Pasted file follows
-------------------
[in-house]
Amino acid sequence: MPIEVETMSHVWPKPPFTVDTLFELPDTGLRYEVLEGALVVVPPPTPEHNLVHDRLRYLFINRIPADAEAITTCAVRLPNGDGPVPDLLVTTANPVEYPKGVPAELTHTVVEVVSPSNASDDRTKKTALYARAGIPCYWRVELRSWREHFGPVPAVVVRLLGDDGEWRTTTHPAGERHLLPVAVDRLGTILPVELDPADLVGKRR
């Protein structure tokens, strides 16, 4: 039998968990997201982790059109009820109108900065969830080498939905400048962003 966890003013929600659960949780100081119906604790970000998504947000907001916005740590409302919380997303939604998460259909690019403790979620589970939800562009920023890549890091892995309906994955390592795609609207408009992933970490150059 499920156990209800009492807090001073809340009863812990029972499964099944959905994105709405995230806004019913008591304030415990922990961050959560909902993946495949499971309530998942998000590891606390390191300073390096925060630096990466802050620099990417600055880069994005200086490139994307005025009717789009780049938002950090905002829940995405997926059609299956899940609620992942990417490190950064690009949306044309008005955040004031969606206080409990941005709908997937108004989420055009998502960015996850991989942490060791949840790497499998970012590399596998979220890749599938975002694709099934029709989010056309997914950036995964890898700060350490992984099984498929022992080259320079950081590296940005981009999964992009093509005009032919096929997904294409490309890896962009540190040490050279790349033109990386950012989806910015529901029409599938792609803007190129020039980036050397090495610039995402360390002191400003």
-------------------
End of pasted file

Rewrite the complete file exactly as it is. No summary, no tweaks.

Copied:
[in-house]
Amino acid sequence: MPIEVETMSHVWPKPPFTVDTLFELPDTGLRYEVLEGALVVVPPPTPEHNLVHDRLRYLFINRIPADAEAITTCAVRLPNGDGPVPDLLVTTANPVEYPKGVPAELTHTVVEVVSPSNASDDRTKKTALYARAGIPCYWRVELRSWREHFGPVPAVVVRLLGDDGEWRTTTHPAGERHLLPVAVDRLGTILPVELDPADLVGKRR
């Protein structure tokens, strides 16, 4: 039998968990997201982790059109009820109108900065969830080498939905400048962003 966890003013929600659960949780100081119906604790970000998504947000907001916005740590409302919380997303939604998460259909690019403790979620589970939800562009920023890549890091892995309906994955390592795609609207408009992933970490150059 499920156990209800009492807090001073809340009863812990029972499964099944959905994105709405995230806004019913008591304030415990922990961050959560909902993946495949499971309530998942998000590891606390390191300073390096925060630096990466802050620099990417600055880069994005200086490139994307005025009717789009780049938002950090905002829940995405997926059609299956899940609620992942990417490190950064690009949306044309008005955040004031969606206080409990941005709908997937108004989420055009998502960015996850991989942490060791949840790497499998970012590399596998979220890749599938975002694709099934029709989010056309997914950036995964890898700060350490992984099984498929022992080259320079950081590296940005981009999964992009093509005009032919096929997904294409490309890896962009540190040490050279790349033109990386950012989806910015529901029409599938792609803007190129020039980036050397090495610039995402360390002191400003």